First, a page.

This is an experimental garden, using some seed supplied by Steve.
Where the moose roam free, fences are important - something we aren't used to here in New Zealand.
Until coming to Alaska I had not really understood the importance of light to growing plants. Here in New Zealand my focus has always been on rainfall, warmth, frosts, etc. but plant growth, as I 'learnt' at school, is all about chlorophyll and photosynthesis - i.e. sunlight. So for much of the year things don't grow in Fairbanks, not just because of the snow and ridiculously low temperatures (-40 is not uncommon), but because of the lack of light. However, when summer comes with its 24 hour light, things grow amazingly fast. Steve's potato plants tripled in size in the 2 weeks we were there. His courgette plants went from being just a couple of leaves to bearing almost-ready courgettes in that same two weeks.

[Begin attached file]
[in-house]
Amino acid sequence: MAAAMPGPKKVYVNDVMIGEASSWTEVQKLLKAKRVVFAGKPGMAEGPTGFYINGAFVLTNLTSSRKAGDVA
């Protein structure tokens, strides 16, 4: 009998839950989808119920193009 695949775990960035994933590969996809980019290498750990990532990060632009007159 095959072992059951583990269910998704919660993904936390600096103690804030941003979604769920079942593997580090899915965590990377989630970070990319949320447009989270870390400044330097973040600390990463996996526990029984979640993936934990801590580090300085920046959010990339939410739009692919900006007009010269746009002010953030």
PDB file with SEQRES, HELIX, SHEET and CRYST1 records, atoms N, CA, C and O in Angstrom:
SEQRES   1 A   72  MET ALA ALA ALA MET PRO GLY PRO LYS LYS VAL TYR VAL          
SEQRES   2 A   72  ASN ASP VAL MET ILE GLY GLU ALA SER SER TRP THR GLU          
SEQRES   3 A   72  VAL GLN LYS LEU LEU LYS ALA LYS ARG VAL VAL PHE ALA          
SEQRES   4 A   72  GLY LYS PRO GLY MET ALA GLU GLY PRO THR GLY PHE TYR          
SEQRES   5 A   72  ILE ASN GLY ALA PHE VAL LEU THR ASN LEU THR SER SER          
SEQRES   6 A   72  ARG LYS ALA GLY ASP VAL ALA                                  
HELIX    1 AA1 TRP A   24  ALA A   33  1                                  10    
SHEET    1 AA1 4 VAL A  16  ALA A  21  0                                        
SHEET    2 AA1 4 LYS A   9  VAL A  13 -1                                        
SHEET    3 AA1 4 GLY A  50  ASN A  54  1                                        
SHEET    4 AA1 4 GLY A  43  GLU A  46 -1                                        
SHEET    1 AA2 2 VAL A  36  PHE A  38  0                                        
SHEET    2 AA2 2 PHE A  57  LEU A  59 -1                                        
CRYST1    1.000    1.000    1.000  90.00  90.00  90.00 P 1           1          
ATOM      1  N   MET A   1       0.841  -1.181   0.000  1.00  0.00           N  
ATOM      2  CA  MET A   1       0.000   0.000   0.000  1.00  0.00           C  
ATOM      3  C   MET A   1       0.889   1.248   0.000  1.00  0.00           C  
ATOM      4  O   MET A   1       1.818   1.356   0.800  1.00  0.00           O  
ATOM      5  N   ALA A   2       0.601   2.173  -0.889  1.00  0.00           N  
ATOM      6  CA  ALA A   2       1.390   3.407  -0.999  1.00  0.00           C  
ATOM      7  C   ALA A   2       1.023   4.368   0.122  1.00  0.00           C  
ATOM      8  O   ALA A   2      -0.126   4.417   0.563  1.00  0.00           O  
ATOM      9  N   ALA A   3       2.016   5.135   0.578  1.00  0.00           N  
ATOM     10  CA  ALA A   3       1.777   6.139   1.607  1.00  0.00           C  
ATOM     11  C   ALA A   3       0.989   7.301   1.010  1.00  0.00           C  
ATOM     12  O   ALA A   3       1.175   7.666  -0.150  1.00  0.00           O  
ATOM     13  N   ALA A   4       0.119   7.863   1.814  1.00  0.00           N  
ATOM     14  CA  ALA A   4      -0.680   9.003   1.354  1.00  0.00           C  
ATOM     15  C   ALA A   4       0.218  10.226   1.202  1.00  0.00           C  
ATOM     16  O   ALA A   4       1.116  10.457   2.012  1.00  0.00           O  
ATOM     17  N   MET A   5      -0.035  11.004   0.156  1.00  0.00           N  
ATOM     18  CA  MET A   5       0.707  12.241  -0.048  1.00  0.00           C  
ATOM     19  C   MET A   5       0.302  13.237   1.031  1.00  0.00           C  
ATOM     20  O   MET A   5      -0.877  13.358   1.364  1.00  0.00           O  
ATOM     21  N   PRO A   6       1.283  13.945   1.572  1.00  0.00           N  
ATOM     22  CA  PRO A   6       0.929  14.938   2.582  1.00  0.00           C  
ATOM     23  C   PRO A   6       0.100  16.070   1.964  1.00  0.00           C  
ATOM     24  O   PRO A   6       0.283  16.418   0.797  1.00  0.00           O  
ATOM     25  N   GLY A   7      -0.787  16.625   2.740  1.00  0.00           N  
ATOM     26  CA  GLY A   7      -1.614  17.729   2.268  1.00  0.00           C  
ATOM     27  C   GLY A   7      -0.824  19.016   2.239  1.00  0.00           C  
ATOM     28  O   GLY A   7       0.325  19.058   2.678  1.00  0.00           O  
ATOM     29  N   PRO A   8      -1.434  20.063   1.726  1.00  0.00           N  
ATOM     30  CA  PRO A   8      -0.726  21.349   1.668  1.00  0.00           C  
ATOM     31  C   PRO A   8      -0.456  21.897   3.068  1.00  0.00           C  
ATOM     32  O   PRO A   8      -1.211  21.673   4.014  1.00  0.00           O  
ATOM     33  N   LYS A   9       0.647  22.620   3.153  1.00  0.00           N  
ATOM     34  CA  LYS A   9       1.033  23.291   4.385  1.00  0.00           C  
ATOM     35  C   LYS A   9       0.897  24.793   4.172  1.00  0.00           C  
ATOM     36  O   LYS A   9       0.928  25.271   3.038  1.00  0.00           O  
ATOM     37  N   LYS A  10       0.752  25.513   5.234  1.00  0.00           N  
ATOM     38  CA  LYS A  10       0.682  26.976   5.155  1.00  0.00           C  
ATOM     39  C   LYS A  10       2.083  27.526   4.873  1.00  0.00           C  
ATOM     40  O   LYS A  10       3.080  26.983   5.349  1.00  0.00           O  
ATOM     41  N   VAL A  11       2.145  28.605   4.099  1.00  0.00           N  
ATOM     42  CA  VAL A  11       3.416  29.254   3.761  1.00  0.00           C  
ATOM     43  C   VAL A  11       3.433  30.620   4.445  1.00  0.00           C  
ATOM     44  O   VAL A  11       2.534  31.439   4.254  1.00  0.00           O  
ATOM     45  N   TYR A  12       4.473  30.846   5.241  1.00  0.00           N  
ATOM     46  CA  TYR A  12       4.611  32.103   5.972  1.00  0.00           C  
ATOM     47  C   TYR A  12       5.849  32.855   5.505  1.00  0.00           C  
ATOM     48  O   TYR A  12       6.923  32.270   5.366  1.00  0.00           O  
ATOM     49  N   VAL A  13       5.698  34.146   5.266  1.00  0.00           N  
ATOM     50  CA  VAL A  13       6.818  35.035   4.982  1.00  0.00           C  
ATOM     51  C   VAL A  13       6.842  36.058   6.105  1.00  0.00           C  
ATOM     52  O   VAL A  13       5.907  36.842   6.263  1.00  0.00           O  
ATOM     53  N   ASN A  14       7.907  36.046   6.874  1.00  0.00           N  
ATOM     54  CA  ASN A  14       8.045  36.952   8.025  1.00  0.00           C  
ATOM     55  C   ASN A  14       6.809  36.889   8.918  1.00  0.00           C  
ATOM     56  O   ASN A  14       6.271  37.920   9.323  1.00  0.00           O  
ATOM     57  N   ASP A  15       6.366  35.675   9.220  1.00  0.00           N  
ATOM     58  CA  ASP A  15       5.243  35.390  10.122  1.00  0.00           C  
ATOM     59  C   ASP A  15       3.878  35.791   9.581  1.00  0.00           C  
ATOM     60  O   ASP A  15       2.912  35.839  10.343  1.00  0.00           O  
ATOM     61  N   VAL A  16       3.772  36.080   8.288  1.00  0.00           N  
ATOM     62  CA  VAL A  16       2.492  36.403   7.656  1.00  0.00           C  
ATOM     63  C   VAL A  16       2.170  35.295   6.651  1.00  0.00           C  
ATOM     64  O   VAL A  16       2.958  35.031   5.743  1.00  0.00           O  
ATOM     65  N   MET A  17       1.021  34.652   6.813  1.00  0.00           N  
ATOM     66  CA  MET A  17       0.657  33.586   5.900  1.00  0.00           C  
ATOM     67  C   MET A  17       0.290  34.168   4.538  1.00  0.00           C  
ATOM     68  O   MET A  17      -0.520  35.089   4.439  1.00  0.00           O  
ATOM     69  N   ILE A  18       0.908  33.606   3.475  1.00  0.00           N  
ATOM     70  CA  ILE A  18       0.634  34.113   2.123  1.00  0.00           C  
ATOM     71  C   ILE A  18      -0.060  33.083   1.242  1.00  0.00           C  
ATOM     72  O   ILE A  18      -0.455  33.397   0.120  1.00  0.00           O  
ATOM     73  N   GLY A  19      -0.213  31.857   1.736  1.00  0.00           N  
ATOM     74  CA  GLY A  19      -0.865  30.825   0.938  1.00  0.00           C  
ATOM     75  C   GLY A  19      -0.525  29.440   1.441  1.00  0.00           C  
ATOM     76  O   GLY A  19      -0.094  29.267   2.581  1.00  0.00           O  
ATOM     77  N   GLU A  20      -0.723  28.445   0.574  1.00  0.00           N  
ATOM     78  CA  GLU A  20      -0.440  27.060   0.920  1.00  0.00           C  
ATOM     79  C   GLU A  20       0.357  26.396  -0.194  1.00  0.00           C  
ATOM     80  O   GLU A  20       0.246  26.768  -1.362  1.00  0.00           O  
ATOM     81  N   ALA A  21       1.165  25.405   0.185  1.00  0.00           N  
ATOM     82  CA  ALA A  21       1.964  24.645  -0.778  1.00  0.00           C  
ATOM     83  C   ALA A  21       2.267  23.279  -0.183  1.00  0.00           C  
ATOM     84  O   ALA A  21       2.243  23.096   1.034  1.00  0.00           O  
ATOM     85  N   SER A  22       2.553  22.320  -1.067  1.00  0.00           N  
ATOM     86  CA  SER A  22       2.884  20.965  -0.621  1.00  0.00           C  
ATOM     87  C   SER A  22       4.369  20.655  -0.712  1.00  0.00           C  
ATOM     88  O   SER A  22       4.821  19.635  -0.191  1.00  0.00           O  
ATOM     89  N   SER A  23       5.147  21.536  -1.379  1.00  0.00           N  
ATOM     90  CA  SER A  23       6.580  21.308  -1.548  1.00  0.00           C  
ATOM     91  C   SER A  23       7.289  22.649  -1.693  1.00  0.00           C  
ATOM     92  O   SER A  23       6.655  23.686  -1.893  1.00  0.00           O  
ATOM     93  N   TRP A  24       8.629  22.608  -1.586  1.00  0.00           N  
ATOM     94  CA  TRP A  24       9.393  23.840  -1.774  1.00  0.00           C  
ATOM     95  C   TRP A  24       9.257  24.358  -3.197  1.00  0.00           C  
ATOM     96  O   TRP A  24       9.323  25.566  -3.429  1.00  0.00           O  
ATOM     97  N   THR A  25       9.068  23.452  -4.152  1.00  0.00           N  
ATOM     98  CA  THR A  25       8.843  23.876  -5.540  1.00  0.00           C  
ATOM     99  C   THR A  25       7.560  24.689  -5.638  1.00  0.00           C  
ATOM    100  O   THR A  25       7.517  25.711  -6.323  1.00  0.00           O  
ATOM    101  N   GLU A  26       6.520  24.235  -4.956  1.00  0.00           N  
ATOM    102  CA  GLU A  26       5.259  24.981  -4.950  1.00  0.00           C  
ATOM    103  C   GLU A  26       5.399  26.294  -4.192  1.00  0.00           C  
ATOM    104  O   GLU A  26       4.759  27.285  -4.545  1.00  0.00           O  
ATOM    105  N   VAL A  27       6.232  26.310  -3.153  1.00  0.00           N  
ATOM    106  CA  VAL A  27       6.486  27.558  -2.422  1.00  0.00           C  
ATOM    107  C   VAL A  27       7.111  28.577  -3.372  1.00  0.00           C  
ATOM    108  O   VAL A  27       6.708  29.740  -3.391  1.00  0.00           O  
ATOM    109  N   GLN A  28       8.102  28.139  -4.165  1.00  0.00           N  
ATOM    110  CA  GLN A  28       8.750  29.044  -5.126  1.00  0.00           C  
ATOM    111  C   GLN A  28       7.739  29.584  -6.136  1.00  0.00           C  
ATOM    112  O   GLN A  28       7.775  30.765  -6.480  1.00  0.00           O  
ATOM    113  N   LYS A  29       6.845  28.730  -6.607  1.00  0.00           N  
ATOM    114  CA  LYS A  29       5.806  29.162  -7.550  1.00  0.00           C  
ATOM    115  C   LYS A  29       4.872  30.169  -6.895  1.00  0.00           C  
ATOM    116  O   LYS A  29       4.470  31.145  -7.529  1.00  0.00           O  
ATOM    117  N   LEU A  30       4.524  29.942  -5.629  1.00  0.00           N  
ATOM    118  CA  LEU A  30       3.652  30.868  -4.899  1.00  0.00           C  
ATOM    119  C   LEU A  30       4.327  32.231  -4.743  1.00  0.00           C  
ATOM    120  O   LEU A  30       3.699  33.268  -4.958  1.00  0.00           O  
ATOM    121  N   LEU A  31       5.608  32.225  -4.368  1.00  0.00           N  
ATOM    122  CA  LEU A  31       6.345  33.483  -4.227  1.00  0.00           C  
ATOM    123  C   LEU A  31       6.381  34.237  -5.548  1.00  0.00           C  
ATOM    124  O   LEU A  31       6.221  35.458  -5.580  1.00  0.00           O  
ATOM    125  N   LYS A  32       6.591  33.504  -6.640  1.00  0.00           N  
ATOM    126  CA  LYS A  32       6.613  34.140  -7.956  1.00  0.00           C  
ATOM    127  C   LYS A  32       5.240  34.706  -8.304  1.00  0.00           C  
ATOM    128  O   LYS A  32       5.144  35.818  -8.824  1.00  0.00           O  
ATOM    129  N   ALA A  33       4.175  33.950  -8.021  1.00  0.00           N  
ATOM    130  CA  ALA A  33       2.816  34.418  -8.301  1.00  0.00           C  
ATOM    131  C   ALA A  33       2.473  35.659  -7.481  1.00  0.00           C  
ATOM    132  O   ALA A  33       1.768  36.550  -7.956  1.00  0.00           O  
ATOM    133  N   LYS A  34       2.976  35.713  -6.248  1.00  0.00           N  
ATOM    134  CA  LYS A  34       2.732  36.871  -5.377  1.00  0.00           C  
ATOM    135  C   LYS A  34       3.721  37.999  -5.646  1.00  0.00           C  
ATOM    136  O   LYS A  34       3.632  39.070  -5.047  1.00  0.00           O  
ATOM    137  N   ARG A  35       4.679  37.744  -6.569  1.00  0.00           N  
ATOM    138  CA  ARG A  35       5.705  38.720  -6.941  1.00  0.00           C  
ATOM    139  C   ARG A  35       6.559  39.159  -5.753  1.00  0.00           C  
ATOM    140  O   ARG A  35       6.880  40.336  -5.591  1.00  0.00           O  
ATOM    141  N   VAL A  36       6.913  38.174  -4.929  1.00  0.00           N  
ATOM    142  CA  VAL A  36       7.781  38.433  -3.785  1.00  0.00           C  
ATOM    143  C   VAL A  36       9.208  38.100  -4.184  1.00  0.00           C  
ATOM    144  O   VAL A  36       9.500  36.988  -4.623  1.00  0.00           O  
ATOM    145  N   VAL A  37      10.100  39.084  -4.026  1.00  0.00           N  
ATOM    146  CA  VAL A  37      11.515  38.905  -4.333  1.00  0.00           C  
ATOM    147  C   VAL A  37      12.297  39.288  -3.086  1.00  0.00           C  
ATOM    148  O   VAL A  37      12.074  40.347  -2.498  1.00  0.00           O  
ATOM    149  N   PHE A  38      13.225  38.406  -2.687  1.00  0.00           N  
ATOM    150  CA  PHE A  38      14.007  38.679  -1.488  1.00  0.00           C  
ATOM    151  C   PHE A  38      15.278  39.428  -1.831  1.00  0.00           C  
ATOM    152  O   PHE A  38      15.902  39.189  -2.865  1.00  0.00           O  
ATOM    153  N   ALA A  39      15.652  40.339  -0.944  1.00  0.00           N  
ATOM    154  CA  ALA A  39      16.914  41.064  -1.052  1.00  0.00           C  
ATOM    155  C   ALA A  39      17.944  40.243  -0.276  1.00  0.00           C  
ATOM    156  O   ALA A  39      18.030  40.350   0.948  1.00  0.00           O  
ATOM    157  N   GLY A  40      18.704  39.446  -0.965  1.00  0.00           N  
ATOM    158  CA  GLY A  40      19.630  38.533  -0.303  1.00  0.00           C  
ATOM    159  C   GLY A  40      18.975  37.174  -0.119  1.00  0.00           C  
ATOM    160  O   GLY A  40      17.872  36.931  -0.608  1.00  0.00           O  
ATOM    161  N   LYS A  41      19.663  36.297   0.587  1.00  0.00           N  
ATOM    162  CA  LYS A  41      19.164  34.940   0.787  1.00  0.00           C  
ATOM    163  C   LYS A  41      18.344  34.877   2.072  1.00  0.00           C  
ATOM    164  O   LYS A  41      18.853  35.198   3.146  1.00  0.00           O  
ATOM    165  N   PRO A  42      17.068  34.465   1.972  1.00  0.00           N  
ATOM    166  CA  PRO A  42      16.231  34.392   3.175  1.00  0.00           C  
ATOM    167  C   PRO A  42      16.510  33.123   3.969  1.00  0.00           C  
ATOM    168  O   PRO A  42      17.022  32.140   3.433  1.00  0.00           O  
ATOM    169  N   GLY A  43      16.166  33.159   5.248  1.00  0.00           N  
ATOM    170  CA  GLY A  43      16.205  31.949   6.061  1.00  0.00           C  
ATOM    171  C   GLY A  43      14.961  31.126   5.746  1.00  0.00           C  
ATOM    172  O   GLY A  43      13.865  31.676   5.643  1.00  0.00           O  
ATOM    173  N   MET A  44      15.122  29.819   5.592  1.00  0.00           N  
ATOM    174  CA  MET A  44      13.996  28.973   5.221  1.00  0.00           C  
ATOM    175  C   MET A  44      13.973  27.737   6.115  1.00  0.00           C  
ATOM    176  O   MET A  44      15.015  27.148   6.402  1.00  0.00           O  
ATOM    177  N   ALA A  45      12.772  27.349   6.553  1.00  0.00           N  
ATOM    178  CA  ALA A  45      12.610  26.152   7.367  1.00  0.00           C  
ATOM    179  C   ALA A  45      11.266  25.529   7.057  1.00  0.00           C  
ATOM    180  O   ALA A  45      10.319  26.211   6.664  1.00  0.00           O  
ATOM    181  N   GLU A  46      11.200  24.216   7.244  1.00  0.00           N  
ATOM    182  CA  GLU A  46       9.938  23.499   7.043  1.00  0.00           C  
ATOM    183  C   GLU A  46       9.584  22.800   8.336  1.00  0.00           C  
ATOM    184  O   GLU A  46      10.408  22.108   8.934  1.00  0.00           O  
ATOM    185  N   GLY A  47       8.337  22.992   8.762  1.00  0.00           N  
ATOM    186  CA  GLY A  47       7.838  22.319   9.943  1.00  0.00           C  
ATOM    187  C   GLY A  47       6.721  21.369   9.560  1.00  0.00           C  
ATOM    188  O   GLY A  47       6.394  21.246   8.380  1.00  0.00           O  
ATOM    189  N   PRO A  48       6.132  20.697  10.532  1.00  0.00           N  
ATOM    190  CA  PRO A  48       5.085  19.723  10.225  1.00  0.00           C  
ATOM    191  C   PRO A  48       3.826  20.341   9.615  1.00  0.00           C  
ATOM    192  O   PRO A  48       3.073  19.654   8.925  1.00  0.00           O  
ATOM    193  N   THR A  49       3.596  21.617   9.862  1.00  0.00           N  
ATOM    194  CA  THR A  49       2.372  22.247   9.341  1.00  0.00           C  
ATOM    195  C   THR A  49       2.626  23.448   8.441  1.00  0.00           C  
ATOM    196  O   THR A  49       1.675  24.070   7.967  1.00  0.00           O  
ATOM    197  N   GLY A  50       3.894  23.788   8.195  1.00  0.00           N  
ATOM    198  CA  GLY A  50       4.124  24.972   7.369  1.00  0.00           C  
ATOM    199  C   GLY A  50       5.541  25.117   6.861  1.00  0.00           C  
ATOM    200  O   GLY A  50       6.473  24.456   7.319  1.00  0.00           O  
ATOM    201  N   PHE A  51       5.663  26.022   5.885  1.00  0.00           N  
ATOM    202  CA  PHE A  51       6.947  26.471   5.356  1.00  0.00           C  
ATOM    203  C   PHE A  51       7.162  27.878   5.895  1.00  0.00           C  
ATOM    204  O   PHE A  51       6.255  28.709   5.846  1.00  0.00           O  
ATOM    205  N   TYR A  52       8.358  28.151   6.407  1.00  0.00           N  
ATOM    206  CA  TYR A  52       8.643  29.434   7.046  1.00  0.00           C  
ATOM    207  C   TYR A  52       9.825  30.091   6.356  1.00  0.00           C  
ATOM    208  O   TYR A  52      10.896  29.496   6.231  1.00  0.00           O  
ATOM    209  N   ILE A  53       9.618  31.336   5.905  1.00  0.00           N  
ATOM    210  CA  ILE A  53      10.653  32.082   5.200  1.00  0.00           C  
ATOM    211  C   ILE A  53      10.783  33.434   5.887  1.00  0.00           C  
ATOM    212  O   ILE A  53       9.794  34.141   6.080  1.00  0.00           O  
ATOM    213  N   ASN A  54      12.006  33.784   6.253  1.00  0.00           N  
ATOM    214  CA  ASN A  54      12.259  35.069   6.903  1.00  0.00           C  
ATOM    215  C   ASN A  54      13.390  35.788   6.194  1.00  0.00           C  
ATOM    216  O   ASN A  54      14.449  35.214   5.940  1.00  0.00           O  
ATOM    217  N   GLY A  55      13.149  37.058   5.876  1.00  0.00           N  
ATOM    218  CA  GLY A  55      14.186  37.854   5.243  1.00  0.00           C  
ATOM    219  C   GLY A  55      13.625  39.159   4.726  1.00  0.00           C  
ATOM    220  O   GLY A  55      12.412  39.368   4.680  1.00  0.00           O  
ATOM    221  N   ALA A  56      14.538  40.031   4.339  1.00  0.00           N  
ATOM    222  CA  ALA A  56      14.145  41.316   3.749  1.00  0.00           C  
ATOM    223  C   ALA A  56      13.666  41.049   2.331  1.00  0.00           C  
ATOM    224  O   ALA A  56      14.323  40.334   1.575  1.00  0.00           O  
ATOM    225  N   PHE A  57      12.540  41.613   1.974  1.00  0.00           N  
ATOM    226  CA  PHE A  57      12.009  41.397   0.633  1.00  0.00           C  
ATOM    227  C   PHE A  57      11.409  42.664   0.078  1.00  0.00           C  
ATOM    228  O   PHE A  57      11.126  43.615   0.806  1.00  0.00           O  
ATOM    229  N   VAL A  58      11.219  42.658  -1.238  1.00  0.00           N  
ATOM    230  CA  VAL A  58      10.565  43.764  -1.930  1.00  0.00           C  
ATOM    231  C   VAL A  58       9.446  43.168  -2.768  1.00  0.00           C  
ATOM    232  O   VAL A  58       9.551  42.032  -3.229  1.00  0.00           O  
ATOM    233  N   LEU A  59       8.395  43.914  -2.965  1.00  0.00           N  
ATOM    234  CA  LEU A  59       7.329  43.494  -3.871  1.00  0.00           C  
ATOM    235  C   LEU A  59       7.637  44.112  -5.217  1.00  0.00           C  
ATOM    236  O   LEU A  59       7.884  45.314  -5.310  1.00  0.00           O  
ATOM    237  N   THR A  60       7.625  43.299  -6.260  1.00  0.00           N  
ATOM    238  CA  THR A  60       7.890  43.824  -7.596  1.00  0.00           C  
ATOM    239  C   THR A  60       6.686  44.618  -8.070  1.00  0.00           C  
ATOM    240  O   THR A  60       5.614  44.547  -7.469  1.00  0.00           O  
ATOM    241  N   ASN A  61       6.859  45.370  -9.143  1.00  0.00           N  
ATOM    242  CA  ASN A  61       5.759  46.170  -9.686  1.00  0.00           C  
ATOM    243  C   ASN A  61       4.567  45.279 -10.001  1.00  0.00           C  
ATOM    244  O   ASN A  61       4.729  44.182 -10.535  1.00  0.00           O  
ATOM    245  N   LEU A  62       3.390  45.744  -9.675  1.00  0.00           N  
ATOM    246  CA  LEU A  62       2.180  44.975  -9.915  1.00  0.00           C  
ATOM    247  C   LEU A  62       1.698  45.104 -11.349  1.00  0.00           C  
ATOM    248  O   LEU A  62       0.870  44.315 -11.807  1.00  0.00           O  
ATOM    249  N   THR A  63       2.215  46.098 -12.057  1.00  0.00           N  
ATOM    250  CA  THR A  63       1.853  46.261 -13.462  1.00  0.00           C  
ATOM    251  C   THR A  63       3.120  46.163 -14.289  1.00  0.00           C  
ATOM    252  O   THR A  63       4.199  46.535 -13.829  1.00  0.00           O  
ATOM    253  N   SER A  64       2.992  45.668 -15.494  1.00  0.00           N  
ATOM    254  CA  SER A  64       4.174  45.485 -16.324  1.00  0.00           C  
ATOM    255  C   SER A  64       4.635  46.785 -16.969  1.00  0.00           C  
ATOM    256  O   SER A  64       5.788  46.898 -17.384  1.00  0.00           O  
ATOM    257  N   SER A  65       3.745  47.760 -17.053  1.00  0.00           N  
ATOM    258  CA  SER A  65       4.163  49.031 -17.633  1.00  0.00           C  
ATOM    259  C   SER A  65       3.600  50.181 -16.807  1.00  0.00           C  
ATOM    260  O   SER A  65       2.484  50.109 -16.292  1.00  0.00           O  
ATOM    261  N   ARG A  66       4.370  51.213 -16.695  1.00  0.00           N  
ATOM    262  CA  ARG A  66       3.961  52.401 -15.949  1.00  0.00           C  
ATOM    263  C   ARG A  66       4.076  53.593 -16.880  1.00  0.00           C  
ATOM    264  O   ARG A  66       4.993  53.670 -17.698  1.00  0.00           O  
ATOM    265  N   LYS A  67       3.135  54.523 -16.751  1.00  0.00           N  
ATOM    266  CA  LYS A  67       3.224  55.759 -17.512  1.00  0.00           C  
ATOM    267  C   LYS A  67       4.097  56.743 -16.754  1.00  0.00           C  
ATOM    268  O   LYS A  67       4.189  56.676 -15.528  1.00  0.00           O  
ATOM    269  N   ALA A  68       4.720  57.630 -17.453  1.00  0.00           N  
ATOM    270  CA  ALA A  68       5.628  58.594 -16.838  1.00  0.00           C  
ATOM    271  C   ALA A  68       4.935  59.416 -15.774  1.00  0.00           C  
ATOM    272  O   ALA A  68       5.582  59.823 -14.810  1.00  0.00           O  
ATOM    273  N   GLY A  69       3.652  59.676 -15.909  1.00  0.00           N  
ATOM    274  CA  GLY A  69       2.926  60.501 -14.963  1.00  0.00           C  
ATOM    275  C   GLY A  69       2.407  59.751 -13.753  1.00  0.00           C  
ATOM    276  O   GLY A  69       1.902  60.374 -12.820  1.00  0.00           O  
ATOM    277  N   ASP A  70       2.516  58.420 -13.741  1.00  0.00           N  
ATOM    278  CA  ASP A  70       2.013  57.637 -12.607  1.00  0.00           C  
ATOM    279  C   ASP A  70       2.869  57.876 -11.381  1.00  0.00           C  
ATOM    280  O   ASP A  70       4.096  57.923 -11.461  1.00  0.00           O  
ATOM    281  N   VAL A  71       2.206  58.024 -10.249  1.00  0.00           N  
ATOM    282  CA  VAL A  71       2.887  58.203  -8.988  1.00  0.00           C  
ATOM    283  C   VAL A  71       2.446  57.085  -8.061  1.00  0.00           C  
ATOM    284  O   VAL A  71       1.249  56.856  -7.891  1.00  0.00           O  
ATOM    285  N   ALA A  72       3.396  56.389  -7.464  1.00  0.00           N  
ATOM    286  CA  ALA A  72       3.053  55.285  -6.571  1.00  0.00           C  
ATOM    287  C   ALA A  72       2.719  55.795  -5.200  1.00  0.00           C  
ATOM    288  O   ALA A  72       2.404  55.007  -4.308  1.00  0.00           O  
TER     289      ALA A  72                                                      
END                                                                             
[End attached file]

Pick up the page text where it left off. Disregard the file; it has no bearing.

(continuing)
Gates to the main garden area.
No building consents required here - what bliss!
Our goats have been so nasty to me lately, but babies always make me yearn for more.
The greenhouses are quarter-, rather than the half circles we have.
The flat wall is on the cold side, and is insulated with a silver coloured wall.
The older of two yurts - I want a yurt too!
Walking up towards the house past chook, sheep and goat houses and runs.
They also had a couple of bee hives, but unfortunately the people who look after the bees were away for a few days so I was unable to talk to them about beekeeping.
Watching Steve's garden grow, and visiting Calypso Farm inspired Mac and I to come home and get out in the garden as soon as we got back. Things may not grow as fast here, but we can garden all year round. My new rhubarb bed is prepared, and Mac has rotary hoed up a nice big new potato bed ready for planting in a couple of months.